Though complete unity among Christians will not be experienced until Christ returns, we are called to strive toward this unity now.
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“Now these are the gifts Christ gave to the church: the apostles, the prophets, the evangelists, and the pastors and teachers. Their responsibility is to equip God’s people to do his work and build up the church, the body of Christ. This will continue until we all come to such unity in our faith and knowledge of God’s Son that we will be mature in the Lord, measuring up to the full and complete standard of Christ.”
Ephesians 4:11-13 New Living Translation
For some reason we think that divisions among Christians are recent phenomena, or at least the result of the Reformation in the 16th century, when in reality these struggles with unity date back to the book of Acts.
We see the first century Christians wrestling with unity in Luke’s account of this fledgling community, especially as it affected the relationship between Jewish and Gentile Christians.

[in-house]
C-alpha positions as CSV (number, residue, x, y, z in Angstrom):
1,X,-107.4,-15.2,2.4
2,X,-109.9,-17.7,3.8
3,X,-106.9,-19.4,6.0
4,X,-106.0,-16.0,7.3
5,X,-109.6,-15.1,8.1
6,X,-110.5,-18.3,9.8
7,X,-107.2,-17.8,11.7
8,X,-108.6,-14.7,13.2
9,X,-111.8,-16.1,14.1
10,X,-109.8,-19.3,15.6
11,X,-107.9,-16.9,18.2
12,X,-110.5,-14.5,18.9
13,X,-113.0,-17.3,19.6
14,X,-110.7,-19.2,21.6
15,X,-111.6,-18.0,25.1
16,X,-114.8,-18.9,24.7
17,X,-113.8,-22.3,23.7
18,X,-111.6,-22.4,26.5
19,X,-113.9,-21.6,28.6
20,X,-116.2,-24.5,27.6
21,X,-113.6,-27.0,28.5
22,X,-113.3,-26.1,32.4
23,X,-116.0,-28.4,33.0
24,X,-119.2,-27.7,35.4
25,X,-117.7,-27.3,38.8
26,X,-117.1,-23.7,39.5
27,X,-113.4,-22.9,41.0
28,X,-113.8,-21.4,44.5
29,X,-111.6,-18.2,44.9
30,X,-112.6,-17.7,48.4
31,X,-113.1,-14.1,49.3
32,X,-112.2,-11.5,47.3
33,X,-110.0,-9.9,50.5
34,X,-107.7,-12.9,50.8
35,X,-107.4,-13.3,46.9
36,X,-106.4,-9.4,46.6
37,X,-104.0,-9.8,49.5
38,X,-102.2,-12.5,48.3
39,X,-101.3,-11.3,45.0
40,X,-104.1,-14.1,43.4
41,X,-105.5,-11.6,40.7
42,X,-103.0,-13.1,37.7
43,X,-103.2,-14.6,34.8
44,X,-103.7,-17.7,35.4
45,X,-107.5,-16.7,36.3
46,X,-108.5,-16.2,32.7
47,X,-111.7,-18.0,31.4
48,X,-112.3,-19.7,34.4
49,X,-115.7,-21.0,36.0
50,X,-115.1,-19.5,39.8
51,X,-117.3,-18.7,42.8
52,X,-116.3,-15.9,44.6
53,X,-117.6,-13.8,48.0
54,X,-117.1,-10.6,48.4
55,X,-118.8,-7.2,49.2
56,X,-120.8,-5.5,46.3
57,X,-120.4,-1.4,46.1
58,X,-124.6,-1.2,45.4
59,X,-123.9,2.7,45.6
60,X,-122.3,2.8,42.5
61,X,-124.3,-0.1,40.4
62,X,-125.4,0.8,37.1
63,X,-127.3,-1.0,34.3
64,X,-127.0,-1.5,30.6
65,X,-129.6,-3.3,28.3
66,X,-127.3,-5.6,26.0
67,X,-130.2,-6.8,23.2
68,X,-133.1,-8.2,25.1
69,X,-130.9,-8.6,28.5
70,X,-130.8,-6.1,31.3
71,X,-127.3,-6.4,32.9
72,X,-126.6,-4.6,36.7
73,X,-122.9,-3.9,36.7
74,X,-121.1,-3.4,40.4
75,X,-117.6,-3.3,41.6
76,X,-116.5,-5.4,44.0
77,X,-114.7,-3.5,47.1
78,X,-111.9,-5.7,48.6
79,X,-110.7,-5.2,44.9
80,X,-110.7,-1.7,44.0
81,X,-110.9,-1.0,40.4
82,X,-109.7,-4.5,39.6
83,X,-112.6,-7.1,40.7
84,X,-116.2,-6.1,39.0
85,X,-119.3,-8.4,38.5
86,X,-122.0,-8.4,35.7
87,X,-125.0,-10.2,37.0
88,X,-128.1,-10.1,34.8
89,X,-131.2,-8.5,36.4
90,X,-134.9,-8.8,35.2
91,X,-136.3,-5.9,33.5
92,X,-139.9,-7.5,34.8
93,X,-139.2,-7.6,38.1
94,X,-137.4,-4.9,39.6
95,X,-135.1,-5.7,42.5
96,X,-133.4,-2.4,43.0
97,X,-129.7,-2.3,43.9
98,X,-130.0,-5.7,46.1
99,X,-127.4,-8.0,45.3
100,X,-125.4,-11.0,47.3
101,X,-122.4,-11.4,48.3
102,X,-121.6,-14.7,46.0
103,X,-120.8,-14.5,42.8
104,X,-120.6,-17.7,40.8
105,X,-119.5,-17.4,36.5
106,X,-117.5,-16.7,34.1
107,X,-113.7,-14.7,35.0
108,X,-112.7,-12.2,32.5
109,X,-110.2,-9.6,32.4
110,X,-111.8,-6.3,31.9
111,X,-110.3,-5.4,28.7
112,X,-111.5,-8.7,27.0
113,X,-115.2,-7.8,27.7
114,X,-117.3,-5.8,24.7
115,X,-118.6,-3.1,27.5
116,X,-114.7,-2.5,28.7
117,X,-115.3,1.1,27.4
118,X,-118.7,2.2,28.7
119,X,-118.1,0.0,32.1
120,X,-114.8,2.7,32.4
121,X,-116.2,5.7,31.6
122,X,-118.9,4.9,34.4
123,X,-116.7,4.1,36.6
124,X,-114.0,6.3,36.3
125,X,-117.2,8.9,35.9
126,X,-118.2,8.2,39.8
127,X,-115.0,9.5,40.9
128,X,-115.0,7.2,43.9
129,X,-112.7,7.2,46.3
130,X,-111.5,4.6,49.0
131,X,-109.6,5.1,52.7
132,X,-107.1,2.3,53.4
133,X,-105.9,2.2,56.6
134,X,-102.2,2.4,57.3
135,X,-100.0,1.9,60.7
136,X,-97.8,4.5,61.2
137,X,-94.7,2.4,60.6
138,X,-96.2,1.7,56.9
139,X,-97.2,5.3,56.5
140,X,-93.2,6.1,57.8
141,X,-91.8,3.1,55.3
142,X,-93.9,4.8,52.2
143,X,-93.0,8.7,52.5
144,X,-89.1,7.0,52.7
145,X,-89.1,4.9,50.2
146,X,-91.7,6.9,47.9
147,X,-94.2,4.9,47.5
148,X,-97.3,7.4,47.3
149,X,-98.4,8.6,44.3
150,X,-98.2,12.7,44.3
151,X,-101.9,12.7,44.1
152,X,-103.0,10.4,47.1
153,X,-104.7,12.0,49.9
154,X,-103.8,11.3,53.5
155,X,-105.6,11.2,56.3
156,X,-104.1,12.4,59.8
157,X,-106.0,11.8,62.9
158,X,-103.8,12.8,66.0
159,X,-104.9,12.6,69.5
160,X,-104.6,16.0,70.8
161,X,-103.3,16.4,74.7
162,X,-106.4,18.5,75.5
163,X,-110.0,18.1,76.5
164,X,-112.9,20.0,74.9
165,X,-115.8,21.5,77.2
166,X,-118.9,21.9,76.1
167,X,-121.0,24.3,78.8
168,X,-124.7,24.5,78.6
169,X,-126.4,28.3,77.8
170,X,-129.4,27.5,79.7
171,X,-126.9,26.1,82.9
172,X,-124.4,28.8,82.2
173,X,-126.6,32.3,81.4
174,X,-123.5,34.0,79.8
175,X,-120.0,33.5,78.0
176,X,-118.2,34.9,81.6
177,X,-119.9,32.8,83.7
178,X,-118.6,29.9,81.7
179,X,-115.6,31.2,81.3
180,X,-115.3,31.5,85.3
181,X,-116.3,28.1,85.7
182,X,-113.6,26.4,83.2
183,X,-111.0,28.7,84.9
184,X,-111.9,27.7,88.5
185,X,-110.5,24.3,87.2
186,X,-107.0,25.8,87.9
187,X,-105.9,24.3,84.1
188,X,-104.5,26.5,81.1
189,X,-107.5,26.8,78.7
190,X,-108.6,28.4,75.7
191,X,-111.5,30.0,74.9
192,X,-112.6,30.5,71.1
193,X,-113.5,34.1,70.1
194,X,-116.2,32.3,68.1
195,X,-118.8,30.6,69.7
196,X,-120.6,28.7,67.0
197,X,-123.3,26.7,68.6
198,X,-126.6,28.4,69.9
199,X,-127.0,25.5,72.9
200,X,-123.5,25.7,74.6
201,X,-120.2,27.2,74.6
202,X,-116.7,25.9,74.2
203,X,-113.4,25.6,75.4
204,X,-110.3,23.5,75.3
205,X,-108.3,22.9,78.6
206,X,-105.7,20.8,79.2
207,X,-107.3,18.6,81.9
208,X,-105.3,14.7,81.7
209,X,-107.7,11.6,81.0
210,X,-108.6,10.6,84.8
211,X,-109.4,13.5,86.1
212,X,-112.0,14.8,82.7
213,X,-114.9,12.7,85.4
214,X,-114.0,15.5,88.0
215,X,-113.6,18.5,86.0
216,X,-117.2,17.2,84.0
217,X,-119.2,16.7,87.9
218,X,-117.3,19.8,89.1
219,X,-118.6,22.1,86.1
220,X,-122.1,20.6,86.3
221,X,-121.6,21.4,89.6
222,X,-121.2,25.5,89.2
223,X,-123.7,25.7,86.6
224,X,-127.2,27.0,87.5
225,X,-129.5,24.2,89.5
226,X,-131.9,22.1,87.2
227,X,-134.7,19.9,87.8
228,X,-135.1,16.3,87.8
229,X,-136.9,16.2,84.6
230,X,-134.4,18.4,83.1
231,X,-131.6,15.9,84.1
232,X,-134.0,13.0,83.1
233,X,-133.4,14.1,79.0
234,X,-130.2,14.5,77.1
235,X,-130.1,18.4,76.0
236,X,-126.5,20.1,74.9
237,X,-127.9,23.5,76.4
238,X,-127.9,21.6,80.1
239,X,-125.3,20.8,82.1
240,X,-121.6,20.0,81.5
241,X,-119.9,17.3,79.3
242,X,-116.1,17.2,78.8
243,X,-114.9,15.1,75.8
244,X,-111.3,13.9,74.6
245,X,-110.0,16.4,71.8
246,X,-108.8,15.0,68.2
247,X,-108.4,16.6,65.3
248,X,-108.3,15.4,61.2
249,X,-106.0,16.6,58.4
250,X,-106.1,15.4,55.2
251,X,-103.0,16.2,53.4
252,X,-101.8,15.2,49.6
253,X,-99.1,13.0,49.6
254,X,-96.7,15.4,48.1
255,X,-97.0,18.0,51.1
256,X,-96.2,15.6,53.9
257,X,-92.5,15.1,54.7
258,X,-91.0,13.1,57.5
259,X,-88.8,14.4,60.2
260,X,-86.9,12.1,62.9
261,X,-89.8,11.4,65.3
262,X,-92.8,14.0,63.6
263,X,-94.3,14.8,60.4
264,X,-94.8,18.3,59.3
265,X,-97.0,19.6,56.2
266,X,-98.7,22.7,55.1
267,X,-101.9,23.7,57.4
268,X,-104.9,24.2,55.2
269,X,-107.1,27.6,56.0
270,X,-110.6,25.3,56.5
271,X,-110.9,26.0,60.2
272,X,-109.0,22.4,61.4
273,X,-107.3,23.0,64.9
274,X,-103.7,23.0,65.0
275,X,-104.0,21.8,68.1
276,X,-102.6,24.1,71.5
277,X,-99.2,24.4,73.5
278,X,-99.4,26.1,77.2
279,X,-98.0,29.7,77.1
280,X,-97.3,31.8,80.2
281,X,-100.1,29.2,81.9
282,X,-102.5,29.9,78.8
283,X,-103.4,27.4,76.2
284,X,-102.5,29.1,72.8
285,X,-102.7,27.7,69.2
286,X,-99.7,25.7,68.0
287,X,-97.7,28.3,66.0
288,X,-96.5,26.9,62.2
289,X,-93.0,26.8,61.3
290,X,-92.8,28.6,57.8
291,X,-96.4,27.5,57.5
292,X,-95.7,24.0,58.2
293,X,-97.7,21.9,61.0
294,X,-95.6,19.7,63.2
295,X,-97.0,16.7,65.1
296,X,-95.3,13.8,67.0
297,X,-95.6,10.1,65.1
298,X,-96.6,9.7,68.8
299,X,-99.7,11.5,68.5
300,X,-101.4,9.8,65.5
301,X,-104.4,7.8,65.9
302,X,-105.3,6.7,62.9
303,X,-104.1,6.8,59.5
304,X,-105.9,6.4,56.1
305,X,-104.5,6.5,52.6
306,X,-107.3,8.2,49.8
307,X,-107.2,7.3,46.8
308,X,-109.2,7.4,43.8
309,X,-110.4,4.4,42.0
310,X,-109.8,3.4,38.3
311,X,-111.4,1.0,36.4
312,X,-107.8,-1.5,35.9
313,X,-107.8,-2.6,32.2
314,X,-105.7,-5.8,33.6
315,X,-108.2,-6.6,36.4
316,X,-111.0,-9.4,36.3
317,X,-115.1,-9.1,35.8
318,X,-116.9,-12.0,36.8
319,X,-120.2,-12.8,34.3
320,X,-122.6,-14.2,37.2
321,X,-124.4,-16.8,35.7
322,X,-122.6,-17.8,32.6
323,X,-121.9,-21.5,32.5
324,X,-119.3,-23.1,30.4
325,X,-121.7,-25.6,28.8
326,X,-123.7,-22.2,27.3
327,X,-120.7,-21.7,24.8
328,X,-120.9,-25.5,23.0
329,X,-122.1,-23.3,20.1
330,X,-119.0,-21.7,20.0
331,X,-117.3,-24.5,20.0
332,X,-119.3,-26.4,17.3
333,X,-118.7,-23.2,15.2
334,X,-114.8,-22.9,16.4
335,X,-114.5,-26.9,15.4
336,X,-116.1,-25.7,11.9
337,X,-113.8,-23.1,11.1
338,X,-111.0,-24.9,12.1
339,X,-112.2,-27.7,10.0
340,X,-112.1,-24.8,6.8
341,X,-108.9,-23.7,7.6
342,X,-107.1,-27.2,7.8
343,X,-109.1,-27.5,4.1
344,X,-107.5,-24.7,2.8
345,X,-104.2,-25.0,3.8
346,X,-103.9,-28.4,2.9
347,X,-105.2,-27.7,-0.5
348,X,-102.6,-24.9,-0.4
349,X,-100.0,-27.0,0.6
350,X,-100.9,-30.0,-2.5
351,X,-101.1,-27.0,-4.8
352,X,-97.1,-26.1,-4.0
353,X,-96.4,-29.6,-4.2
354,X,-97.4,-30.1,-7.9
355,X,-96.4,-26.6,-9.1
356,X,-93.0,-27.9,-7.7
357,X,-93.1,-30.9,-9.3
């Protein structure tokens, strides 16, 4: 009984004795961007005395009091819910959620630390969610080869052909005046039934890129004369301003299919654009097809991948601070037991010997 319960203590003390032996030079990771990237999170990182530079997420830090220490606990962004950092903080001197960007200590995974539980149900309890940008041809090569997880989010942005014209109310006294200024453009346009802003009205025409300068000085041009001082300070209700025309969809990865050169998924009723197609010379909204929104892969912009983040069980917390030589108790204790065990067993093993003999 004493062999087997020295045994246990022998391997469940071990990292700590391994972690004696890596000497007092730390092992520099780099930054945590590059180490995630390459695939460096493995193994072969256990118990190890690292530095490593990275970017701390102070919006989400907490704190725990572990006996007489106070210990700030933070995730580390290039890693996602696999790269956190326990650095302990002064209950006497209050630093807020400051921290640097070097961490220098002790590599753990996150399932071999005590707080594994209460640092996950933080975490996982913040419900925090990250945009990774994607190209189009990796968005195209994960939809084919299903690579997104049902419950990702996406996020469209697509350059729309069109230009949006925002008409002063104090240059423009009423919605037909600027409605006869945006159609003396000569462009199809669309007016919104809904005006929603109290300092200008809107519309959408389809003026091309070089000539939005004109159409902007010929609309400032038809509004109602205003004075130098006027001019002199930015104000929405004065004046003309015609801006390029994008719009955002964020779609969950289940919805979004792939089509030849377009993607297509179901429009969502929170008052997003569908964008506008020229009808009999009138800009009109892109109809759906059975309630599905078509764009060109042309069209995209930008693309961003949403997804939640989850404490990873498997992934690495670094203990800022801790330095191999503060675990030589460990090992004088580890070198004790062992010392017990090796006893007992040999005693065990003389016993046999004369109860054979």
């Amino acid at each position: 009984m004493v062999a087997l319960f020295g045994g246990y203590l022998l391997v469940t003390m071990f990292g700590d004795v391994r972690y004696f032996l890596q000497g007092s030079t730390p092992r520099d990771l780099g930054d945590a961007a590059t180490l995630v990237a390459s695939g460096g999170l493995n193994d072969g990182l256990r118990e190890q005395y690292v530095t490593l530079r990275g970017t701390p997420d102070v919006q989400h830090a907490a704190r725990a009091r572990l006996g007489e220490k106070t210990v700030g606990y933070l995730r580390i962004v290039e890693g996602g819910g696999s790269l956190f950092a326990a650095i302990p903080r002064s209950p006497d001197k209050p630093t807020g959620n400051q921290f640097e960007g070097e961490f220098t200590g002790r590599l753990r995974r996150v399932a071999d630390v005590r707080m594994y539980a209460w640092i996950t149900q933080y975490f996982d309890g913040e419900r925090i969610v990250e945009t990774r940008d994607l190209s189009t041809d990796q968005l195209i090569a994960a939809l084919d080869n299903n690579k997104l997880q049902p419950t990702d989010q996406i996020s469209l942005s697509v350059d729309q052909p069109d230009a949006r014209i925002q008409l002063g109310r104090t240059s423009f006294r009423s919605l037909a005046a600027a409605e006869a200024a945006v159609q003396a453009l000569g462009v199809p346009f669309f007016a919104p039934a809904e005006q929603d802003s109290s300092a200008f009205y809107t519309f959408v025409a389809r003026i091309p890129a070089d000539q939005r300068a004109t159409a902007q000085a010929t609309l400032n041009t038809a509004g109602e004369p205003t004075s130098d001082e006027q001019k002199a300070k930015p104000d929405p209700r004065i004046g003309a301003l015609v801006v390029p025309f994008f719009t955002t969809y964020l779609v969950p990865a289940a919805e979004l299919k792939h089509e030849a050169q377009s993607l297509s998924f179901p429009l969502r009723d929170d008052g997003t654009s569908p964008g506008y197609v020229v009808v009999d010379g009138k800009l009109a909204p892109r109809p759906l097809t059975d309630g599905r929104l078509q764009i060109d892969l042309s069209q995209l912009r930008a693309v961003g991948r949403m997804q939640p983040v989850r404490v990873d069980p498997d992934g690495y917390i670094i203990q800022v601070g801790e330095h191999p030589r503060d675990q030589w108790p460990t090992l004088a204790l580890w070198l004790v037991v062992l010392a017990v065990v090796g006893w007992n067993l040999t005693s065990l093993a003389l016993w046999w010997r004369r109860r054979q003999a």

This battle for unity continued through the early centuries of the church. There were divisions between churches in the east and west. There was division between bishops and their congregations. Councils were held in an attempt to bring unity.
These divisions were often caused by the same thing that separates Christians in the 21st century. They were divided over how to understand the Bible, especially as it relates to the person and work of Jesus.
I’m much more comfortable living with these divisions today than I was earlier in my pastoral ministry because I know the day is coming when God will unite his people ask we are gathered to him on the day of resurrection.
Yet, God calls us to strive after unity even if we might not realize it now. We are called to pray for unity and work toward unity with the Scriptures and message of the cross standing front and center.
My recent trip to Peru was a lesson in this struggle for unity. We built a church building together. We sang together. We prayed together, though in different languages. It would have been easy to let our differences separate us, but the purpose of proclaiming Christ in a remote village on the Ucayali River brought Christians together with different cultural backgrounds.
Ultimately, unity is not something we create, but a gift of the Holy Spirit. Even today, it is our faith in the crucified and resurrected Lord that brings us together.
May we celebrate this unity of purpose even as we anticipate the day when nothing will divide us in the body of Christ.
Copyright Douglas P. Brauner